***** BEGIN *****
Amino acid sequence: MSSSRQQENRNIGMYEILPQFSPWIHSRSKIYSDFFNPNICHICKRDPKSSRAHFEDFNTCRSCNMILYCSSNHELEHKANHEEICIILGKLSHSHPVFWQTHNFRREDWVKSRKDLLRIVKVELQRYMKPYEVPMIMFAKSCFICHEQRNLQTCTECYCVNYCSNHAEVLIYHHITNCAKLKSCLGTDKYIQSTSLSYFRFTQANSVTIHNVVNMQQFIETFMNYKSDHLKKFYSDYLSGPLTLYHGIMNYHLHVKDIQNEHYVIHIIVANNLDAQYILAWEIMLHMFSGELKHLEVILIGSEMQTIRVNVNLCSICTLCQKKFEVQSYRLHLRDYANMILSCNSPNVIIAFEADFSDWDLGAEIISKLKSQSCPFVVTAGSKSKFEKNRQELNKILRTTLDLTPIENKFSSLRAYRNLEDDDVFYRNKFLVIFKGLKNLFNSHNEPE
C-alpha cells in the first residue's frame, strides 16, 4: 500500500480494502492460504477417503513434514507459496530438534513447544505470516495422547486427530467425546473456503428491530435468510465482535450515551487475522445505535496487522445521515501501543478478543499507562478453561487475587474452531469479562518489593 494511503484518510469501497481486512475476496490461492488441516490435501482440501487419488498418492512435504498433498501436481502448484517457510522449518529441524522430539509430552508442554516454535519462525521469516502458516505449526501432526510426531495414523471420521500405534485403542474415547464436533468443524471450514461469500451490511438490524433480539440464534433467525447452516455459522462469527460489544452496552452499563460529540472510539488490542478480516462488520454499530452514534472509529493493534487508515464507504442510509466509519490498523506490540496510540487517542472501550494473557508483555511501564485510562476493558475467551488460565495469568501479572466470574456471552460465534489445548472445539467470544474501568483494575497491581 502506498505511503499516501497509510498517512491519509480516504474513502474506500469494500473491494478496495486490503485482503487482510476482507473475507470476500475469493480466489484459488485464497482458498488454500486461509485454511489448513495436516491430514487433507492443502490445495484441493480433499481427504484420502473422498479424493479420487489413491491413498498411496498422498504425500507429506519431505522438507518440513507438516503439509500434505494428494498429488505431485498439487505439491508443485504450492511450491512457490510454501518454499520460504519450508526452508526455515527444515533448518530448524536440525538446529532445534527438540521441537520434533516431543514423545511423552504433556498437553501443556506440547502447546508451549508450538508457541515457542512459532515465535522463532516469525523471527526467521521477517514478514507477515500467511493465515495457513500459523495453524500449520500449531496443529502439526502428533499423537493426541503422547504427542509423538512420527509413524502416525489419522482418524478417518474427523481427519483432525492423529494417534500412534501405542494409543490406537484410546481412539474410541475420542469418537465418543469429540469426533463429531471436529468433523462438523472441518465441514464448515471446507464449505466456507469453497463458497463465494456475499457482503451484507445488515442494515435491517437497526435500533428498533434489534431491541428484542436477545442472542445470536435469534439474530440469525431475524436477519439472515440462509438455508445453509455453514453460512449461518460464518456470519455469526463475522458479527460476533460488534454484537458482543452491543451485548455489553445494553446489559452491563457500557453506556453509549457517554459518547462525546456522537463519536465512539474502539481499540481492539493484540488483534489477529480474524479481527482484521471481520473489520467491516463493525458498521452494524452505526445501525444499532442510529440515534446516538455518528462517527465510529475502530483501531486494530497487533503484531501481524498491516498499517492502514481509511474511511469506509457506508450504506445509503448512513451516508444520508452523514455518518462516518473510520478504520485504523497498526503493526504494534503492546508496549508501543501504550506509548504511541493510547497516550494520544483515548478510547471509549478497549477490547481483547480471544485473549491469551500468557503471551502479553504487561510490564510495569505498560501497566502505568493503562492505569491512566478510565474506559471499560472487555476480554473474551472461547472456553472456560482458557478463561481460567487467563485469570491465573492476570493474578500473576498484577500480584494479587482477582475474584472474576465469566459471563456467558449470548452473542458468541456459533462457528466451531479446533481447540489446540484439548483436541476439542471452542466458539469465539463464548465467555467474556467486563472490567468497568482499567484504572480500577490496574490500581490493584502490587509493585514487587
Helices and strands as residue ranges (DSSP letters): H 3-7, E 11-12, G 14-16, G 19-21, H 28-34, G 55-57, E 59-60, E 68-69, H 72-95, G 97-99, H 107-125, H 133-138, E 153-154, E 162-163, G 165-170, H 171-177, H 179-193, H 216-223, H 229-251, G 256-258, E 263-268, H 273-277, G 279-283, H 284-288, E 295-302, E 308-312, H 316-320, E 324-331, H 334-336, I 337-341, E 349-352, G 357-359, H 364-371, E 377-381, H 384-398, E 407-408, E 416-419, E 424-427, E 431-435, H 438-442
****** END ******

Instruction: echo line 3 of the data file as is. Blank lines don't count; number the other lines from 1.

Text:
Helices and strands as residue ranges (DSSP letters): H 3-7, E 11-12, G 14-16, G 19-21, H 28-34, G 55-57, E 59-60, E 68-69, H 72-95, G 97-99, H 107-125, H 133-138, E 153-154, E 162-163, G 165-170, H 171-177, H 179-193, H 216-223, H 229-251, G 256-258, E 263-268, H 273-277, G 279-283, H 284-288, E 295-302, E 308-312, H 316-320, E 324-331, H 334-336, I 337-341, E 349-352, G 357-359, H 364-371, E 377-381, H 384-398, E 407-408, E 416-419, E 424-427, E 431-435, H 438-442